“From the very beginning that fascinated me even more than I myself knew. For no matter where I might find myself, every sort of individual that is possible to imagine in some phase of his development, from the highest to the lowest, at some time exhibited himself to me. I am sure I have seen them all. And all have contributed to my pie. Let the successful carry of their blue ribbons; I have known the unsuccessful, far better persons than their lucky brothers.”

And finally, he speaks about his poetry, for which he began to be recognized by literary critics only late in life: “...I have never felt that medicine interfered with me but rather that it was my very food and drink, the very thing which made it possible for me to write. Was I not interested in man? There the thing was, right in front of me. I could touch it, smell it. It was myself, naked just as it was, without a lie telling itself to me in its own terms.”

As with medicine, poetry was not a pastime for him, which was made clear in his ever-present red notebook:

If I did not have

verse

I would have died

or been

a thief

poetry

poetry

So we hear a man deeply committed to his profession, his patients, his community, and his poetry. The four are fused, inseparable and interdependent, nourishing and revealing secrets to one another, about his patients and about himself.

Williams wrote many poems, his magnum opus being the book-length “Paterson,” in which he writes about the city, the times, and especially the people in all their glory and decadence, disease and health, joy and sorrow. His style of writing is not ornate, but direct and tangible, though not necessarily simple or straightforward. In “A Sort of Song” he describes his style, using a metaphorical snake and flower; the phrase in the second stanza (my brackets) is his famous statement on poetry:

Let the snake wait under

his weed

and the writing

be of words, slow and quick, sharp

to strike, quiet to wait,

sleepless.

—through metaphor to reconcile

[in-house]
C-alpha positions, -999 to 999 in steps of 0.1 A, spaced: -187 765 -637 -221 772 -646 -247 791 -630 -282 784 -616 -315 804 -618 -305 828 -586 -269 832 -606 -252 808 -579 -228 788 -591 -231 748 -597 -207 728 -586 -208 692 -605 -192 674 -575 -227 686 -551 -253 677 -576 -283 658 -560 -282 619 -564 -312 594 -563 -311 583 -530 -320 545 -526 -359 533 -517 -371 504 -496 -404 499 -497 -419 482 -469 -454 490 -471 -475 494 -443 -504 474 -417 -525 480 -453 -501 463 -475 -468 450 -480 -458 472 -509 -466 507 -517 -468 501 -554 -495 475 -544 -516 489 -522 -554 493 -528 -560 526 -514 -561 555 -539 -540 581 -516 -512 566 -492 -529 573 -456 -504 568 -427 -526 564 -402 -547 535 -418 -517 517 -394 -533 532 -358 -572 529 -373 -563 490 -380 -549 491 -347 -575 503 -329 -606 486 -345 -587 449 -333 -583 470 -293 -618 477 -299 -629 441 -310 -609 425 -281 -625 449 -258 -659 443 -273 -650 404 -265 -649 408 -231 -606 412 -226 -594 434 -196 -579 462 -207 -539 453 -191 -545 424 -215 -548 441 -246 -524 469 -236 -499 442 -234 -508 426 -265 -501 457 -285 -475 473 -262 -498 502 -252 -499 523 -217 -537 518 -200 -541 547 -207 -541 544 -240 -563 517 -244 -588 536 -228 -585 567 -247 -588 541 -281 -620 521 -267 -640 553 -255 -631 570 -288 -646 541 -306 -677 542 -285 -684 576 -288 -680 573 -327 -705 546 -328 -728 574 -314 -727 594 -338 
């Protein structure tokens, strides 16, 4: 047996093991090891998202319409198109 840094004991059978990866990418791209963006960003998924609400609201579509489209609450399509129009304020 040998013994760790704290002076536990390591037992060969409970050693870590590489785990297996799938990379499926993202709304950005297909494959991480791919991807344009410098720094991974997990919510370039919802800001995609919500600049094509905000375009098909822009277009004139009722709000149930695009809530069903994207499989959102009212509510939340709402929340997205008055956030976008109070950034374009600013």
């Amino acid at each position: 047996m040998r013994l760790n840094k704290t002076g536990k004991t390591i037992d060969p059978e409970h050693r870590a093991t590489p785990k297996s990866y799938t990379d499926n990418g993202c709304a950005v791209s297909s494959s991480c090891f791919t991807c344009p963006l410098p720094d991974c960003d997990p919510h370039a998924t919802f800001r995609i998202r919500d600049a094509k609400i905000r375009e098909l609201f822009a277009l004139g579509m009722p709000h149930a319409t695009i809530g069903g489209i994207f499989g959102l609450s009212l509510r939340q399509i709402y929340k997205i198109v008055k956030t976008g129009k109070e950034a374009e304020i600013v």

the people and the stones.

Compose. [No ideas

but in things] Invent!

Saxifrage is my flower that splits

the rocks.

He also wrote The Doctor Stories and poems about his practice and patients, some of which were compiled and introduced by Robert Coles, himself a famous physician and author.

As Coles says of them, “...the sheer daring of the literary effort soon enough comes to mind—the nerve he had to say what he says. These...accounts meant to register disappointment, frustration, confusion...or, of course, enchantment, excitement, pleasure...These are stories that tell of mistakes, of errors in judgment; and as well, of one modest breakthrough, then another—not in research efforts of major clinical projects, but in that most important of all situations, the would-be healer face-to-face with the sufferer who half desires, half dreads the stranger's medical help.”

Needless to say, The Doctor Stories, which I have read several times over the years (and that I highly recommend), were the final steps in elevating Williams to the upper level of my pantheon of doctors. He was by no means a saint and often a curmudgeon, but he worked hard every day at his passions, medicine, and poetry. In both his practice and in his art he respected his poor, societally insignificant patients enough not only to care for them, but to listen to them, to study them, to understand them and to write about them in all their humanity.

I am awestruck by his perseverance, sensitivity, artistic talent, and his commitment to the medical profession, which for him was clearly a calling and a sacred trust, as well as the lifeblood of his art. Though he died over 50 years ago, in his stories and poems he still has much to teach us about being a doctor, and about life.